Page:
Baroness Hollis of Heigham (Parliamentary Under-Secretary, Department for Work and Pensions; Labour)
My Lords, I said on Report that I appreciated the intention behind the amendment then brought forward by the noble Lords, Lord Higgins and Lord Skelmersdale. It would make explicit on the face of the Bill that the financial assistance scheme would cover schemes winding up between May 2004 and the start of the PPF. However, I argued that it would not be right to announce a decision now on the inclusion of these schemes before we have had an opportunity to assess their circumstances further, and until moral hazard risks are minimised.
This was and remains a finely balanced judgment. The recent statement on PPF eligibility clarified that schemes sponsored by employers currently involved in insolvency proceedings may under certain circumstances still qualify for PPF compensation—referring back to an earlier debate on Amendment No. 39 and the government amendments grouped under Amendment No. 40—if they do not start to wind up until after the introduction of the PPF. That was why I argued that in our written statement we sought to clarify the situation rather than change the starting points of each of the two schemes.
The statement on the PPF has been made to help trustees make informed decisions, particularly when considering compromise agreements or revised contribution schedules tabled by employers. It provides clarification, for example, that when an employer is in administration and has tabled a one-off compromise agreement, a scheme may receive PPF compensation if the trustees reject that agreement and then do not start wind-up until the PPF is introduced. This is subject to the employer having a further insolvency event after the introduction of the PPF.
This has always been the policy of the PPF, but the recent statement has removed any uncertainty for trustees and employers, in particular the commitment not to use the power in Clause 128(3)(c). We are committed to ensuring that trustees are able to make informed decisions about the future of their pension schemes, particularly in those cases where the sponsoring employers are currently in financial difficulty.
In the light of this, and in the light of the views expressed by noble Lords on Report, we have now taken a decision which I hope will be welcome to the noble Lord, Lord Higgins. It will meet the concerns he raised in Committee, on Report and again today at Third Reading. We have taken the decision that the balance of the argument is now in favour of making the position clearer in respect of schemes which have started to wind up after May 2004 or which will start to wind up between now and the start of the PPF.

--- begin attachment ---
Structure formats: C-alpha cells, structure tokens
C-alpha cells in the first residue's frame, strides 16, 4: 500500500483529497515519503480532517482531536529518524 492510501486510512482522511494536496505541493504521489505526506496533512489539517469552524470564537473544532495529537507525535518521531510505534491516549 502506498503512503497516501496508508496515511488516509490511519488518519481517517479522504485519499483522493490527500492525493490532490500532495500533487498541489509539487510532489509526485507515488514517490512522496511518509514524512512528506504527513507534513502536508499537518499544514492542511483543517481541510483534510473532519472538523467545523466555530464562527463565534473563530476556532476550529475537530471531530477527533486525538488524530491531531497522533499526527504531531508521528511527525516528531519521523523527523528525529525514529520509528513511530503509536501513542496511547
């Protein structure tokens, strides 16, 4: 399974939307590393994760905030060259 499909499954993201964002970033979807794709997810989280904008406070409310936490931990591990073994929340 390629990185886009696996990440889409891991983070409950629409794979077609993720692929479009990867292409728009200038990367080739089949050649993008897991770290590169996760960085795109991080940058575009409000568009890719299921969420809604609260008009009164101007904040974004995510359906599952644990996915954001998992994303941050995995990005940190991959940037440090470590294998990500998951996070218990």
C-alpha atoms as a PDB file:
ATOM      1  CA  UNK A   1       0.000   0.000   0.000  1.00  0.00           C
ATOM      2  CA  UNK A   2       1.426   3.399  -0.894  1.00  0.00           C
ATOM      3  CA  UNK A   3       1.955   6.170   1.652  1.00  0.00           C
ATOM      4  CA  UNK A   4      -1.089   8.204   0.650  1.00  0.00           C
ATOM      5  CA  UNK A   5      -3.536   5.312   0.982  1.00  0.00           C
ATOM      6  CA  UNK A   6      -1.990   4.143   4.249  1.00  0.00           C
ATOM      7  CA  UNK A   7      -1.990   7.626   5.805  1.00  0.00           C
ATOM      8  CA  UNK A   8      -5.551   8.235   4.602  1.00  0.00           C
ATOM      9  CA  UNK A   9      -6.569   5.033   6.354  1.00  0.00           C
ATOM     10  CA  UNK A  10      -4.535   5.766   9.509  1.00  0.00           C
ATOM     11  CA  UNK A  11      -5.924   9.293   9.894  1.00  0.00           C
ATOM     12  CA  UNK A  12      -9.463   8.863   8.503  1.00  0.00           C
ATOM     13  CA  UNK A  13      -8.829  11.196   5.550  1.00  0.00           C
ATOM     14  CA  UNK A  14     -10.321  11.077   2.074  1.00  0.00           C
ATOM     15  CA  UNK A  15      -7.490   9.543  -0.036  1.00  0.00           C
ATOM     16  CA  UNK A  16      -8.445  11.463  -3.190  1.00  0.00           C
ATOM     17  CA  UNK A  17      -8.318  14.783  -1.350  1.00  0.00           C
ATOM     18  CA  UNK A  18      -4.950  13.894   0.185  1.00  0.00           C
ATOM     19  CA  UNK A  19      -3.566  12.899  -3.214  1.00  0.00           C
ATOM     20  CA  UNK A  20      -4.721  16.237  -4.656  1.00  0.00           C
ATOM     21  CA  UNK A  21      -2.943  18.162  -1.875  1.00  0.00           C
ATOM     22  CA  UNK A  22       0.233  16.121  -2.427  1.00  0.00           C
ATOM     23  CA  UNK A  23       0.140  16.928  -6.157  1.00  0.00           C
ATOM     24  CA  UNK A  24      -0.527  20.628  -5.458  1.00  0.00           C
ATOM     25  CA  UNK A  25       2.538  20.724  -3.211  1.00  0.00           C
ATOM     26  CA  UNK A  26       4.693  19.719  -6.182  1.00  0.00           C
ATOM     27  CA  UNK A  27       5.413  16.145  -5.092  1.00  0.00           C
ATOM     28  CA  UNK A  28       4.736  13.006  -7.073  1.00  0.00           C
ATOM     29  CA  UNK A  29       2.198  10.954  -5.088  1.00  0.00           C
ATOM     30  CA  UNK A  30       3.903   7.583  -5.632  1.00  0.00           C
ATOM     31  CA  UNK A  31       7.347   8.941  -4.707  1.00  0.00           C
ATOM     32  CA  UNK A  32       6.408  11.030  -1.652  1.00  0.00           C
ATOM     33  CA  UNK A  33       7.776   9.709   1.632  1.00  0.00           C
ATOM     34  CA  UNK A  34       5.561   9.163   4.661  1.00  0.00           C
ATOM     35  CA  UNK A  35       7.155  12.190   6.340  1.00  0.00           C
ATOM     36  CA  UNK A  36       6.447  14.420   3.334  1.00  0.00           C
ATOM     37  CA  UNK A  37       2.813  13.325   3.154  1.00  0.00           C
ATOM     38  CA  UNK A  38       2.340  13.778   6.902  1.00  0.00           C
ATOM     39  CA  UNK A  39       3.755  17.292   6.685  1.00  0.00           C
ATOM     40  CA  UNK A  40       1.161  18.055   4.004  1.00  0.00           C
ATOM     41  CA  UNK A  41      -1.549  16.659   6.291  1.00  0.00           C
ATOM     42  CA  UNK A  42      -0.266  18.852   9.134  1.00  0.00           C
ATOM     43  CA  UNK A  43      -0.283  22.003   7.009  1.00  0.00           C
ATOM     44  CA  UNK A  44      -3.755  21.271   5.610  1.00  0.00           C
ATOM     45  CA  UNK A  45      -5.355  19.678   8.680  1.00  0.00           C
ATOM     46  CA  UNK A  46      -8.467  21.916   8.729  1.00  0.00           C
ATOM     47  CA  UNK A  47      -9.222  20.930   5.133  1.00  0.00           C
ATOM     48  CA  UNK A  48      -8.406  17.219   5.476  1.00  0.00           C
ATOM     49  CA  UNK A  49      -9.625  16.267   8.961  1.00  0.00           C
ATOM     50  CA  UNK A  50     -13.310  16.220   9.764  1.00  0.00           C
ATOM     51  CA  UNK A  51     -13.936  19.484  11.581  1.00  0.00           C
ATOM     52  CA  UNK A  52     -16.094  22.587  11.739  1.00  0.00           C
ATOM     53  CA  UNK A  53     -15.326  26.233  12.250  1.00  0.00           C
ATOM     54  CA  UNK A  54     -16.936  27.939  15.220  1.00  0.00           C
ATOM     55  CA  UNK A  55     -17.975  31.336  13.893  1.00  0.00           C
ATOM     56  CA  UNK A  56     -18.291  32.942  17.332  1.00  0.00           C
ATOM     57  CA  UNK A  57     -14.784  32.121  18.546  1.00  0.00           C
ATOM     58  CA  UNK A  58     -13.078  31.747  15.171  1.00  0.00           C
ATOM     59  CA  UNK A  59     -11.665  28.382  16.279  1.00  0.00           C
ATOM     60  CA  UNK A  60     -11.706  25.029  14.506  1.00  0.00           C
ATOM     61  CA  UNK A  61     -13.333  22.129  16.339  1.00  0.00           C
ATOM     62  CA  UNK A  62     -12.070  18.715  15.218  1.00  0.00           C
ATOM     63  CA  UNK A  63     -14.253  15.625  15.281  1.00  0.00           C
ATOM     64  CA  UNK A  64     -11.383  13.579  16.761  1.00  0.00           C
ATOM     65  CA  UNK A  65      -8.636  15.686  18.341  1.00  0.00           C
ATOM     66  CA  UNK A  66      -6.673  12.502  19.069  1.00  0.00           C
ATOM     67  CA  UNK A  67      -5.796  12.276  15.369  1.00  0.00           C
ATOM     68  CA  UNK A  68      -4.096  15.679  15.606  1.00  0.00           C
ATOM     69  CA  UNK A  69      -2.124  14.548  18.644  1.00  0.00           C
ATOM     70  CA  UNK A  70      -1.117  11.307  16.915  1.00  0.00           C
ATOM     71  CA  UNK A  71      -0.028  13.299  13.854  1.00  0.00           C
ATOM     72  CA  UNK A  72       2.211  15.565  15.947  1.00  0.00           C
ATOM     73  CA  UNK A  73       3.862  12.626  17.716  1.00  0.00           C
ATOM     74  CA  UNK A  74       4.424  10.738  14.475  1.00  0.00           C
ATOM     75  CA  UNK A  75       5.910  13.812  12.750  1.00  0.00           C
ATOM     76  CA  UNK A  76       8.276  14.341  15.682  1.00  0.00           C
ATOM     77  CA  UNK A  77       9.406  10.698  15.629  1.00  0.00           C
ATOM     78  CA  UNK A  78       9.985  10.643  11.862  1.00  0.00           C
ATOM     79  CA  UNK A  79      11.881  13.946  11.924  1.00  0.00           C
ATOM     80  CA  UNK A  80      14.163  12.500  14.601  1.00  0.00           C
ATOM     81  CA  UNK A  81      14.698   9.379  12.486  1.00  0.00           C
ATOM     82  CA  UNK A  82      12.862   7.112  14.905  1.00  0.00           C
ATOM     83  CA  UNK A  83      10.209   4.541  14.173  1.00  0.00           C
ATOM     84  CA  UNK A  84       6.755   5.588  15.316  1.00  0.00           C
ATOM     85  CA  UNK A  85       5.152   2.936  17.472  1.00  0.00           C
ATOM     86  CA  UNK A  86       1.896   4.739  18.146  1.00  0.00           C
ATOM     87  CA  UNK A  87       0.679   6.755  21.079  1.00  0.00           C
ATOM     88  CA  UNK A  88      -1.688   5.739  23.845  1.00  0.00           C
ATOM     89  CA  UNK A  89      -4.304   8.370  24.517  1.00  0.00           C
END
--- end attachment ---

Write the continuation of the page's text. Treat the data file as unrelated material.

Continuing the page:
As my colleague the Minister of State for Work and Pensions said on Friday, this amendment is,
"good news for hard hit individuals in those schemes that have found themselves in difficulty".
At this point I should like to give a brief description of the technical effect of the government amendment, if that is what the noble Lord, Lord Higgins, would wish. It may help the noble Lord to judge whether we have met his concerns. Amendment No. 68 is an amendment to the definition of a "qualifying pension scheme" under Clause 287. The definition of a "qualifying pension scheme" currently provides, among other things, that such a scheme must have begun winding up during such period "as may be prescribed". Under the amendment, I propose that this part of the definition is changed.
Under the amendment, for a pension scheme to qualify under the financial assistance scheme it must have begun winding up during the prescribed period ending immediately before the day appointed under Clause 127(2). This too requires some explanation. Clause 127(2) provides that a scheme is not eligible for the PPF if it is being wound up immediately before the day appointed by the Secretary of State. The amendment would mean that in order to qualify for the FAS, a scheme must have begun winding up during a prescribed period which ends before this date, which we hope will be in April 2005. Any scheme which begins winding up before that date may be eligible for assistance from the FAS, subject to other FAS eligibility conditions being satisfied. Moreover, any scheme which begins winding up after this date may be eligible for consideration by the PPF. So before the date, consideration by FAS, and after, consideration by the PPF, subject in both cases to the usual rules about eligibility—whether the employers are solvent or insolvent, wind-up capacity and so forth.
To recap, our proposed amendment meets our commitment to provide assistance to those hardest hit by their pension schemes winding up underfunded. As noble Lords have recognised, it would be wrong to leave such members and the trustees of their schemes facing uncertainty because of the date on which their scheme starts to wind up. So I hope that I have met in full the concerns of the noble Lord and that, as a result, he will feel able to withdraw his own amendments and to accept the government amendment.